Meet the Maker: Meghan of Seal

Tell us a little about your business – what is it you make?

I am primarily a soap maker using traditional cold process methods. All Seal products are palm free, cruelty free and vegan.

The whole business is based around a plastic free, minimal waste ethos. I offer refills and unpackaged versions wherever possible, and give discounts for returning tins, and bottles.

As well as the soaps I have a range of natural deodorants and lip balms, with new products in development. I trade at markets all over the south west, most frequently (every other week) at Stroud Farmers Market, where you will find me with the whole Seal range and also a refill bar stocked with Bramley products.


How did you get started in your creative field?

I started Seal in 2018 after a period living and working overseas – I had previously studied Fine Art and gone onto work in Community Arts and Education. When I returned to the UK I wanted to find a new direction and had always dreamed of being my own boss.

When traveling through Asia I was shocked and appalled by the devastating pollution of the beaches, rivers and countryside, which I expected to be areas of exceptional natural beauty, but were in fact more like landfill sites. While I had some amazing times in my traveling days, seeing first hand the impact of global tourism really forced me to consider my part in the problem, and what I could do to help. It was at this time I began to think about ways that I could tackle plastic pollution.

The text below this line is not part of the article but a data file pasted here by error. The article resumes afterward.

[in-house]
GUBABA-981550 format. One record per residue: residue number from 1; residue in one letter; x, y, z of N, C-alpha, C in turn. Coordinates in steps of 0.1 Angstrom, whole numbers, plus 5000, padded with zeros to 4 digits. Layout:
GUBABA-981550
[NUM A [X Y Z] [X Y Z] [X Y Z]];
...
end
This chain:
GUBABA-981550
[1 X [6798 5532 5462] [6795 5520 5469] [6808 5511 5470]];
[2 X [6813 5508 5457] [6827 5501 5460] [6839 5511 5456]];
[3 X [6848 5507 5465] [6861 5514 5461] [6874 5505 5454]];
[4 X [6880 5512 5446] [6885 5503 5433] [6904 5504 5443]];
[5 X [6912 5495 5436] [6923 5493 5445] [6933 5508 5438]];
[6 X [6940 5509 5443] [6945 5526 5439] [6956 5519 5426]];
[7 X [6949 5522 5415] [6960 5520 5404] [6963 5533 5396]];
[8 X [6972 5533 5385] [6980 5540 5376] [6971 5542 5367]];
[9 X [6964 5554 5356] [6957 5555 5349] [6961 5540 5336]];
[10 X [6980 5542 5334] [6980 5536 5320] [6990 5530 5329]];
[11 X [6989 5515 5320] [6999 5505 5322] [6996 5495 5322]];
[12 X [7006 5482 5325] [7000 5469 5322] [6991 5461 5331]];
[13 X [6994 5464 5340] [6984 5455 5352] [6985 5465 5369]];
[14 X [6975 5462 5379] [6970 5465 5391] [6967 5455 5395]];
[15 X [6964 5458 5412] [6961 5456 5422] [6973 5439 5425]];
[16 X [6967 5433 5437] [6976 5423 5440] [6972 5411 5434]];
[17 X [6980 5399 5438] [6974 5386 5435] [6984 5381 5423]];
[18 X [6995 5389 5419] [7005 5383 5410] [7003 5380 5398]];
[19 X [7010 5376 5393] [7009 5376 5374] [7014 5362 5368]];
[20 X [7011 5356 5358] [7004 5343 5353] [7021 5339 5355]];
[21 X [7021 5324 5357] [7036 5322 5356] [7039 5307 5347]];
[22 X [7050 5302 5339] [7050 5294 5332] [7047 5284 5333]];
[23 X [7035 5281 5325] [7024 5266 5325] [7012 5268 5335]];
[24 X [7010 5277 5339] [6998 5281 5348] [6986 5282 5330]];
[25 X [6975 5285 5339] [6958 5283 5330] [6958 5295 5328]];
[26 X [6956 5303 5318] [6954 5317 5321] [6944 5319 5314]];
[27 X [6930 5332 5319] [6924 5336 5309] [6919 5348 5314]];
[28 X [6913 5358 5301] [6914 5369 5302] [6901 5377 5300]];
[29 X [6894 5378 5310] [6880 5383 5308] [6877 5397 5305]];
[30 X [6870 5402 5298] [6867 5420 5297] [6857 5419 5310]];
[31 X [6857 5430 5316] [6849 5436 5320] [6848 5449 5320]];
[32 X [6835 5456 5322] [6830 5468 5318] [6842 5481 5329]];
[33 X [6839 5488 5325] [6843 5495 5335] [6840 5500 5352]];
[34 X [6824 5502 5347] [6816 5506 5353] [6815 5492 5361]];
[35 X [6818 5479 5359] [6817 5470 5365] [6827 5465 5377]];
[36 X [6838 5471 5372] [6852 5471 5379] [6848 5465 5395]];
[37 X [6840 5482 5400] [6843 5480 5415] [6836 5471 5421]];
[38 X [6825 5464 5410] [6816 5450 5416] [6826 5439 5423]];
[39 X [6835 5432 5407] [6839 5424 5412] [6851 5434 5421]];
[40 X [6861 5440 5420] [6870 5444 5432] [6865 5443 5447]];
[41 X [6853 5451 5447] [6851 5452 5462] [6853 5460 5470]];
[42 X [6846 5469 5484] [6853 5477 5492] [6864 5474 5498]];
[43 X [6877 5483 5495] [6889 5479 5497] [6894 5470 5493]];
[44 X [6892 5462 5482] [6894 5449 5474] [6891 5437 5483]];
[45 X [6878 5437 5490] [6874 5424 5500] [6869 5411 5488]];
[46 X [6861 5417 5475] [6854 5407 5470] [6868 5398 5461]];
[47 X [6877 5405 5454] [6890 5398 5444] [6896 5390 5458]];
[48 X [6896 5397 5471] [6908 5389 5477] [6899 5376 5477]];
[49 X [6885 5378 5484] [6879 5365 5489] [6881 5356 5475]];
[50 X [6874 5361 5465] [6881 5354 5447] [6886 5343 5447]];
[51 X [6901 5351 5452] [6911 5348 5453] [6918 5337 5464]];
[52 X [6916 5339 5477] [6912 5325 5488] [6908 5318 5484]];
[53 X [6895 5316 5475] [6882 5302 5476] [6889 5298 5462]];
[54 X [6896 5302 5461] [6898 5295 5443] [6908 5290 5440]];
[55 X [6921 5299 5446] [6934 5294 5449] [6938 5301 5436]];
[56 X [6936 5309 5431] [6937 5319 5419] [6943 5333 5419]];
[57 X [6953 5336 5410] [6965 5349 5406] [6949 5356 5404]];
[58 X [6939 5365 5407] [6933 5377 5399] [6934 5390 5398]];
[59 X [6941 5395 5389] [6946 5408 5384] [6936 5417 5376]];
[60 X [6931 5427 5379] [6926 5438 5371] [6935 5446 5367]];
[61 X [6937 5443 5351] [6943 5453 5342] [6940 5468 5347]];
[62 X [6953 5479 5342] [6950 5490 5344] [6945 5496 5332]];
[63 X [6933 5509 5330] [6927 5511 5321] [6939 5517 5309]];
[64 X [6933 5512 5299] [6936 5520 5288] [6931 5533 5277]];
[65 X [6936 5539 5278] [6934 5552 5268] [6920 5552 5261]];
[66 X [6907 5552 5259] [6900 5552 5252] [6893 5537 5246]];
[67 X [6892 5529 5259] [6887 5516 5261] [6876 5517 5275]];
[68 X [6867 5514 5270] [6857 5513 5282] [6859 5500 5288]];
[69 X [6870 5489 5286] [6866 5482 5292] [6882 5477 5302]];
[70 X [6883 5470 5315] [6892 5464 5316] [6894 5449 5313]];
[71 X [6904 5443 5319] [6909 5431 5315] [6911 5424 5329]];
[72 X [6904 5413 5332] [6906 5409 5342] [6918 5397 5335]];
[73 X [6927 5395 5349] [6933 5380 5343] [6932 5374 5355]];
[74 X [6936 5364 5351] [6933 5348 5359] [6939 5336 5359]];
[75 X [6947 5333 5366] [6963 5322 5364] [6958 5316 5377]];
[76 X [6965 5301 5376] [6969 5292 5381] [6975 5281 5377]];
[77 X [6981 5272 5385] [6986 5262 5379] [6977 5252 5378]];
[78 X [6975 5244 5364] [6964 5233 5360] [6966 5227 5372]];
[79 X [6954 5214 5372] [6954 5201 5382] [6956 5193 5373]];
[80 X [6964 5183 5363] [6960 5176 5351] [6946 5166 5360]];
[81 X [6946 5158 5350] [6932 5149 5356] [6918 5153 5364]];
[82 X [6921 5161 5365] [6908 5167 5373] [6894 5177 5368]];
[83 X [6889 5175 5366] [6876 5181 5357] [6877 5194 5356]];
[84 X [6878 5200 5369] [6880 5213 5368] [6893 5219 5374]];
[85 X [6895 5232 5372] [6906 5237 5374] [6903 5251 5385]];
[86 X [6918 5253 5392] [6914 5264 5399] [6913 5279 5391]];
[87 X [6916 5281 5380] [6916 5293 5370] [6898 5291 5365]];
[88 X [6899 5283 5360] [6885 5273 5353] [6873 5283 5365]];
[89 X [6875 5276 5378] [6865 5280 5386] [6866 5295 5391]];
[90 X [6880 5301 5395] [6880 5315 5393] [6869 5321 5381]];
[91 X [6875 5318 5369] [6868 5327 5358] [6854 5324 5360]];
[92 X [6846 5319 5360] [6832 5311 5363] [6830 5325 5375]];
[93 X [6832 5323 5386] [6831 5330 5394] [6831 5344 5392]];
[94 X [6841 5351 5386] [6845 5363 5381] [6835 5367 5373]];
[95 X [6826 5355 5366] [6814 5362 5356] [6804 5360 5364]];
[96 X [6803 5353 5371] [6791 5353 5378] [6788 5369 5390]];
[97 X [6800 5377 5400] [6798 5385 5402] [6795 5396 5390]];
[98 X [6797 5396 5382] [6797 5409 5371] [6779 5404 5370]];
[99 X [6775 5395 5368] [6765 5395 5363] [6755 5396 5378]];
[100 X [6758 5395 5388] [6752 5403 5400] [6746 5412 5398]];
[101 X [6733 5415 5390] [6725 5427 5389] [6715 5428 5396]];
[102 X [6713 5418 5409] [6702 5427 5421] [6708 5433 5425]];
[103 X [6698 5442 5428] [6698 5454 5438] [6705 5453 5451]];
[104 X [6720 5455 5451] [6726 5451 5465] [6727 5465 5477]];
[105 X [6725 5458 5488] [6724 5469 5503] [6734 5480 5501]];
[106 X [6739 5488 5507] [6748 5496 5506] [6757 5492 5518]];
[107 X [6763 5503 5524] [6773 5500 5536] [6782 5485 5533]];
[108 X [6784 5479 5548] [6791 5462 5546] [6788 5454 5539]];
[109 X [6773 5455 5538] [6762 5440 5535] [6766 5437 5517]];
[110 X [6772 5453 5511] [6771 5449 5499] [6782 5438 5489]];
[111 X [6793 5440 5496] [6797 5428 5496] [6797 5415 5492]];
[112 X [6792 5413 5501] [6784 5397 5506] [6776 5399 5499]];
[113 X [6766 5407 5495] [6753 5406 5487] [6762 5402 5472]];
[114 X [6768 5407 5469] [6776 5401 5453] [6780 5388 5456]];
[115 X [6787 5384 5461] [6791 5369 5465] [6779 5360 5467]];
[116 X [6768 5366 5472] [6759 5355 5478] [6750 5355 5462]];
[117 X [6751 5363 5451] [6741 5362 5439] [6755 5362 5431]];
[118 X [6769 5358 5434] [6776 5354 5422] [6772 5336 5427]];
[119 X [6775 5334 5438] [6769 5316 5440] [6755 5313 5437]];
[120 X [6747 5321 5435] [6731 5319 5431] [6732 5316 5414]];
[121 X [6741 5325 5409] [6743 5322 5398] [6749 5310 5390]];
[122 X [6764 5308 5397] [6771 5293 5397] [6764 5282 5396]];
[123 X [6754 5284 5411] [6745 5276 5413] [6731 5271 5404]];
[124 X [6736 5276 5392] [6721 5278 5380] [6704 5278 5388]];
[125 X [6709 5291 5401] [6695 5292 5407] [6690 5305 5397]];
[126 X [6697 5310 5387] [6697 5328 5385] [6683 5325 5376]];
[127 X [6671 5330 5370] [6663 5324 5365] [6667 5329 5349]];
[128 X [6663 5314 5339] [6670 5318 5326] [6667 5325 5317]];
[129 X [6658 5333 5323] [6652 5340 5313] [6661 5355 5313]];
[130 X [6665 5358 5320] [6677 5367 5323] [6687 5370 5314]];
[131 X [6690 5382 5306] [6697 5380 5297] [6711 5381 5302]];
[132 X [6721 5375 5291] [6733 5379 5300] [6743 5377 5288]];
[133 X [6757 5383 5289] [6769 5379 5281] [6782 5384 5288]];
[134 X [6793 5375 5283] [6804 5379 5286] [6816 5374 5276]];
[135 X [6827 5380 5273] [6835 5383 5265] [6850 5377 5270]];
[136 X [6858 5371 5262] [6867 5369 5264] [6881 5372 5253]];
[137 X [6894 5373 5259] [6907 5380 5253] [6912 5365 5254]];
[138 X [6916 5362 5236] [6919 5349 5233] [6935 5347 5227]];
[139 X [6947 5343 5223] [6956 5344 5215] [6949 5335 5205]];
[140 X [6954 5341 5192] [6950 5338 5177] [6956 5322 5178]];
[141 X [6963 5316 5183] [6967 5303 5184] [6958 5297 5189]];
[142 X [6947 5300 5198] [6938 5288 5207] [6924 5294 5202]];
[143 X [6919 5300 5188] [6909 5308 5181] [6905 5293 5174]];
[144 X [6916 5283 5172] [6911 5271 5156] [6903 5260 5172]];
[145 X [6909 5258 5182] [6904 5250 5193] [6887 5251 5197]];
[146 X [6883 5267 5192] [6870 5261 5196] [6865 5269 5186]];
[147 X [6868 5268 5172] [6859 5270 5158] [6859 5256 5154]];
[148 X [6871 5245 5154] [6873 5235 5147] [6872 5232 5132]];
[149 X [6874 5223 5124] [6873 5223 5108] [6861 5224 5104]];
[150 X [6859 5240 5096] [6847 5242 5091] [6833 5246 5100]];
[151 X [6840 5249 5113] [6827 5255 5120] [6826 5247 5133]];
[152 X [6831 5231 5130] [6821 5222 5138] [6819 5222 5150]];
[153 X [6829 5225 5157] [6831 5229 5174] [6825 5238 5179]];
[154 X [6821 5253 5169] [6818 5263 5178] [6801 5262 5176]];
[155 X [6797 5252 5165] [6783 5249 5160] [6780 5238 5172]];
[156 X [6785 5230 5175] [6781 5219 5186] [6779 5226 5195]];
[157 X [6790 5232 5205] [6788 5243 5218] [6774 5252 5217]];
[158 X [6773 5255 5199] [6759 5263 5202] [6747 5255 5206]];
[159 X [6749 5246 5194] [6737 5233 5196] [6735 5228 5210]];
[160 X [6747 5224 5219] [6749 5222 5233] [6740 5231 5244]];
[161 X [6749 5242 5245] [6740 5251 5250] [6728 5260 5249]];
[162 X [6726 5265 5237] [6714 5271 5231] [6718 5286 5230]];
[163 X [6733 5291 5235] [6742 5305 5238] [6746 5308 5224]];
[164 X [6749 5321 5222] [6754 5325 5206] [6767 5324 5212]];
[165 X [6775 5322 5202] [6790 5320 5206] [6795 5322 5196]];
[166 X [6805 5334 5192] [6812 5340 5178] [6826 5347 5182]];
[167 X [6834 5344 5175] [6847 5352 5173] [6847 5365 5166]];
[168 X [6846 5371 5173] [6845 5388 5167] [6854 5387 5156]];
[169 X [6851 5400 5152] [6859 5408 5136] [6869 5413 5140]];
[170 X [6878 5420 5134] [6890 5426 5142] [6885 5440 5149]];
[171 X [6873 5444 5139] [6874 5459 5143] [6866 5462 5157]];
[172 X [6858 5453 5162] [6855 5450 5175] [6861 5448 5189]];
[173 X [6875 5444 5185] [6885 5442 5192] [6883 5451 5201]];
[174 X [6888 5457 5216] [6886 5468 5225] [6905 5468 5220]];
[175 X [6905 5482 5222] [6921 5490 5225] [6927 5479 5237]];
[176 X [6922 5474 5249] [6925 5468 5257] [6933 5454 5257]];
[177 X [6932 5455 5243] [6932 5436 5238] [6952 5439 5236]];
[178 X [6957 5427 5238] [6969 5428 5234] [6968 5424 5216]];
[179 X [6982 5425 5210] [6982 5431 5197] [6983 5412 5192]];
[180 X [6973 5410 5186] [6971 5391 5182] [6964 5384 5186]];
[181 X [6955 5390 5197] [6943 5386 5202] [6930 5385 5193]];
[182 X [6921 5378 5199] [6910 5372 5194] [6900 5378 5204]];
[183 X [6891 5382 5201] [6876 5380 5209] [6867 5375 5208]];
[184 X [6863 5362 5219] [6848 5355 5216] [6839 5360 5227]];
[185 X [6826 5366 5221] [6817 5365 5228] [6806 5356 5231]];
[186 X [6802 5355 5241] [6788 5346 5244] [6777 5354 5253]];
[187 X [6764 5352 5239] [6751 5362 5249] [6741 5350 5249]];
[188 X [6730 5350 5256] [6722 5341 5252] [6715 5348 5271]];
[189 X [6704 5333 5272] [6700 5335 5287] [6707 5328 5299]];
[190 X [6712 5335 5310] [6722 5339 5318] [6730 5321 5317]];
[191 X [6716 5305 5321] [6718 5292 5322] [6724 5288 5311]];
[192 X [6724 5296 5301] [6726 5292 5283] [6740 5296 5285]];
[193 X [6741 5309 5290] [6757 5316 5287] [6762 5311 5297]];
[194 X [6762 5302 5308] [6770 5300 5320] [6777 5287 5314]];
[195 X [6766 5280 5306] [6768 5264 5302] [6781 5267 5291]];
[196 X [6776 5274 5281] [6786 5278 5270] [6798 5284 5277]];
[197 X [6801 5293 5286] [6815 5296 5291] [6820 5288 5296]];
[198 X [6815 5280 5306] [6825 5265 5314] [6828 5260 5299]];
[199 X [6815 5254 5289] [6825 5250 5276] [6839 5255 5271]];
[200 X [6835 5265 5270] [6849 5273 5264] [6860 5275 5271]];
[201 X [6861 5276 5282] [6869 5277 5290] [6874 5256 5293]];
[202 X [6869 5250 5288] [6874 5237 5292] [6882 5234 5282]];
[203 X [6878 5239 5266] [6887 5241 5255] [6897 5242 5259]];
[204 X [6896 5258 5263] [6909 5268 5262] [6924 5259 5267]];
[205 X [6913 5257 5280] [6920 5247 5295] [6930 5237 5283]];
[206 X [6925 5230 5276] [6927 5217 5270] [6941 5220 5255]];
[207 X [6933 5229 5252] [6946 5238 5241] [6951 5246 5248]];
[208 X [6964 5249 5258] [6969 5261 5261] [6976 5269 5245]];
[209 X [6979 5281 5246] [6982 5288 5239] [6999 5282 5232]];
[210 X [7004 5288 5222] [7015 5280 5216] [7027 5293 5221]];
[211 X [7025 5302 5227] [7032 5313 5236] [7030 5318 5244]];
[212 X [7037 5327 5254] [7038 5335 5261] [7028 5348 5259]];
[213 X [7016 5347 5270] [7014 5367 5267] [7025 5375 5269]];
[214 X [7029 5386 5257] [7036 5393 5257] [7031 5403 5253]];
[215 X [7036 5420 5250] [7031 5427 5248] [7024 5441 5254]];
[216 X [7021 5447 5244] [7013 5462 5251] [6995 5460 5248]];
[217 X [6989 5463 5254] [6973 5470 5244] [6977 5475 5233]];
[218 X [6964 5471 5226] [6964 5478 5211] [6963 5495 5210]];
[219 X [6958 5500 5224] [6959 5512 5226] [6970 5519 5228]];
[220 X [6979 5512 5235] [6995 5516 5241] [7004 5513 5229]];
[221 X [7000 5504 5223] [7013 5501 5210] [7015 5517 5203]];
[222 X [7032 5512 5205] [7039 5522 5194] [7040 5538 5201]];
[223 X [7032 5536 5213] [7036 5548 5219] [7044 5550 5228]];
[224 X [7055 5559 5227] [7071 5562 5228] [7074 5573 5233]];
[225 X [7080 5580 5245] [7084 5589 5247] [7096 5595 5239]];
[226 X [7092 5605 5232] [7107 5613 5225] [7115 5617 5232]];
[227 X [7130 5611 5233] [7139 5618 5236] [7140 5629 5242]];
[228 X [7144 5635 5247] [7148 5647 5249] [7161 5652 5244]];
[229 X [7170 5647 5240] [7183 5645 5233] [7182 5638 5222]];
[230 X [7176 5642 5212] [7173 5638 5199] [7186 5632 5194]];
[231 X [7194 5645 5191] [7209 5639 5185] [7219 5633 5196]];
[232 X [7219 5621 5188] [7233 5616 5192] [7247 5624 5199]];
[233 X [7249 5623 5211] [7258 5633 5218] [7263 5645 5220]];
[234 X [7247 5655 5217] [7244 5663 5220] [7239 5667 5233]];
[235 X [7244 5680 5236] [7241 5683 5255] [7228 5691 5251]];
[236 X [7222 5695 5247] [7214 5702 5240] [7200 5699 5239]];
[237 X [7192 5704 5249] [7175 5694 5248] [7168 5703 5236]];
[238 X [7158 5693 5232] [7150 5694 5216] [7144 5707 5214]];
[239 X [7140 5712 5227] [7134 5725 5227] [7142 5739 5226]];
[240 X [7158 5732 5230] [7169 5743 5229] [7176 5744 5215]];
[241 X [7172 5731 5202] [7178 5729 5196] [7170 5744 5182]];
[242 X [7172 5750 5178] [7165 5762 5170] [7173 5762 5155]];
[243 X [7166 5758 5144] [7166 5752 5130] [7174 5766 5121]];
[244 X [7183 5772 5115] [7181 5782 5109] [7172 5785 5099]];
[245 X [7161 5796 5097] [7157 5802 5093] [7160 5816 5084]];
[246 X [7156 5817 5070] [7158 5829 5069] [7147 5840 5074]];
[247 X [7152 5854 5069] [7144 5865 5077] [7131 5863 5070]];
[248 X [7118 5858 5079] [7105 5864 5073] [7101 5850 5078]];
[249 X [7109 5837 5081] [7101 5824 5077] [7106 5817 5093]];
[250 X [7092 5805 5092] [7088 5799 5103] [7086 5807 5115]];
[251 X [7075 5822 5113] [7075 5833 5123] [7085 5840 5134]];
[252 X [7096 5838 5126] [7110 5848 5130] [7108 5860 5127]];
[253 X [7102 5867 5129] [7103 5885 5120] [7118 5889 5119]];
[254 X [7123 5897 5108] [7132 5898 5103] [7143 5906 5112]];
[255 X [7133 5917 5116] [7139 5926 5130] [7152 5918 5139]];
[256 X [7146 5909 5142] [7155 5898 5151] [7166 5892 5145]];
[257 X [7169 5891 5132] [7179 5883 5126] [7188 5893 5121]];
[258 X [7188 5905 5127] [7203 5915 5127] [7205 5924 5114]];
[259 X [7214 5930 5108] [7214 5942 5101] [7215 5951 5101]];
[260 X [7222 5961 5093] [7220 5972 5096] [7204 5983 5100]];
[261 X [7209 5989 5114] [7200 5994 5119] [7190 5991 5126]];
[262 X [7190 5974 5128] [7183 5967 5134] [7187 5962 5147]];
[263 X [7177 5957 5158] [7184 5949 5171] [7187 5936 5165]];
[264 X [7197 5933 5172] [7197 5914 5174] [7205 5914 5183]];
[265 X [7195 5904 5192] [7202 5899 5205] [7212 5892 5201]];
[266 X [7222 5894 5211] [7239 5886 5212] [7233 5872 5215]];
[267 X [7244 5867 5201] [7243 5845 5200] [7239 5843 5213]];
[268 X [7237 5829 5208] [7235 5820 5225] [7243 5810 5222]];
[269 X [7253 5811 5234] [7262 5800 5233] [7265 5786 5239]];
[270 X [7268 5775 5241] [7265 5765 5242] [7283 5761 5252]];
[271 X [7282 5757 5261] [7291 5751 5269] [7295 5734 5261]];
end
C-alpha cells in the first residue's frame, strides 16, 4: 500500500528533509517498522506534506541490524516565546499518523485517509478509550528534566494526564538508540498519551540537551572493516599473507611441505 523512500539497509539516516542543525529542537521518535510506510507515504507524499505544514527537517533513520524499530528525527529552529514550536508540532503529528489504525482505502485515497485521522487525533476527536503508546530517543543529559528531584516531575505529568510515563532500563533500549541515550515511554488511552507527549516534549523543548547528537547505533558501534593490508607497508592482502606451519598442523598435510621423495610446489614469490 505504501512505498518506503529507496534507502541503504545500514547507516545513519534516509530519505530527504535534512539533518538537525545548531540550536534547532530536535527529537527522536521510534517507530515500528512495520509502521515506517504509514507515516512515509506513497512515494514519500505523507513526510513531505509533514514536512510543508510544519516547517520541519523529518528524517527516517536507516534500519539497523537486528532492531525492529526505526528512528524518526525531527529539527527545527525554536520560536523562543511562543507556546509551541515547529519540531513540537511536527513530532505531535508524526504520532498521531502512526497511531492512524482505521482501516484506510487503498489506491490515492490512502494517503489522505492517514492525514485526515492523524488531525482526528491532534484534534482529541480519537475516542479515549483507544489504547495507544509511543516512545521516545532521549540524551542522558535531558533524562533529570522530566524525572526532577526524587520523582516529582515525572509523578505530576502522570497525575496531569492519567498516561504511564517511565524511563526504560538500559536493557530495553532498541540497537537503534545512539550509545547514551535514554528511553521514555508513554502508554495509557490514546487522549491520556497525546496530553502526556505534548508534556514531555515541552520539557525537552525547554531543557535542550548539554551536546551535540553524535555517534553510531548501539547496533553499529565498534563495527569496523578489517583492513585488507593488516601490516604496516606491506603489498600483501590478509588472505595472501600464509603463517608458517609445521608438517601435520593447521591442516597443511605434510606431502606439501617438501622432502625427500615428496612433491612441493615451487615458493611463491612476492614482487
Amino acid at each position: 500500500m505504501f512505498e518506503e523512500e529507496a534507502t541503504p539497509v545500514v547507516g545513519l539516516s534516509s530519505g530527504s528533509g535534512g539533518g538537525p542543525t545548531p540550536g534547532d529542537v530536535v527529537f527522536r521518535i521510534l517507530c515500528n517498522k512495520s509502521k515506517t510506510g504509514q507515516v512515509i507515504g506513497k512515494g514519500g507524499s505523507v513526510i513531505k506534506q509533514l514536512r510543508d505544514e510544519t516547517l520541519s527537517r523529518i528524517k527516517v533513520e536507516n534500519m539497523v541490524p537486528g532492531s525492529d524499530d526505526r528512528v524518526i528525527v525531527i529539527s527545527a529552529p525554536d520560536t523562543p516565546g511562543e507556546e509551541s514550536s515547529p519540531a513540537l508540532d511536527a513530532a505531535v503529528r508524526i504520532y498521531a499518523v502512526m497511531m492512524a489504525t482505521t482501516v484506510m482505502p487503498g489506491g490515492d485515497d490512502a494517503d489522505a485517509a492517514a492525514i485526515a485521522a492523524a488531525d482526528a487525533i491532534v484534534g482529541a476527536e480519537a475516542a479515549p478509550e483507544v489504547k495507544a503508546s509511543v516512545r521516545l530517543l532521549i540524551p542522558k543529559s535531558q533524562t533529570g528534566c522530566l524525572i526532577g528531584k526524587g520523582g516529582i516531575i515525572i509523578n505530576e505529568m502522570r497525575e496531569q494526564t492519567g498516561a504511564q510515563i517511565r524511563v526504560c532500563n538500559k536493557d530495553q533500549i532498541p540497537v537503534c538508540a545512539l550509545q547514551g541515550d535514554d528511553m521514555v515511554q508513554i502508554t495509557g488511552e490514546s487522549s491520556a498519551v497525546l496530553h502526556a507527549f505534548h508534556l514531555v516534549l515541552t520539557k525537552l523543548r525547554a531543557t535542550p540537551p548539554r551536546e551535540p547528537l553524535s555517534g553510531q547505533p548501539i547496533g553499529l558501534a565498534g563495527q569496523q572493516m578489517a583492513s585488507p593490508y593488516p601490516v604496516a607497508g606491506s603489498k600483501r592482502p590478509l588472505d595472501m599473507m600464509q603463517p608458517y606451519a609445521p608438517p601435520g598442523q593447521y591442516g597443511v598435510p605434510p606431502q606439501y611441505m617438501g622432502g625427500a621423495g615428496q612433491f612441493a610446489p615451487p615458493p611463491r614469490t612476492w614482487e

Seal started as a platform for zero waste brands and it has since grown to include a range of my own handmade beauty products.


Talk us through your creative process…

When I’m working on a new product it often starts with conversations with customers and friends. I will then do some research online looking at similar products, and refer to a few books that I trust.

Once I’ve gathered my clues and drafted up a recipe, I just have a go at making it in  a small quantity. This always involves a fair bit of trial and error but when I begin to feel I’m getting close to a result, I give samples to friends and get some feedback (all my products are tested on willing human adults.). I make amendments accordingly and after further human trials if I am happy with the results, I will send the product-to-be off for professional cosmetic approval.


What sort of space do you work in?

When I started the business I was living with friends working from the kitchen, which was not without its challenges! The soaps have to cure for a minimum of six weeks before they can be sold, so in the months leading up to Christmas (my busiest period), my stock has tended to take over.

Last year however, I got my very own flat near Stroud which has made the making process so much easier. I have dedicated cupboards for utensils and ingredients, a curing/storage room and a view of the countryside, which is always a bonus.


What are the values behind your business?

Sustainability with a strong emphasis on zero waste/ minimal waste and also in respect to using plant based ingredients from trusted suppliers.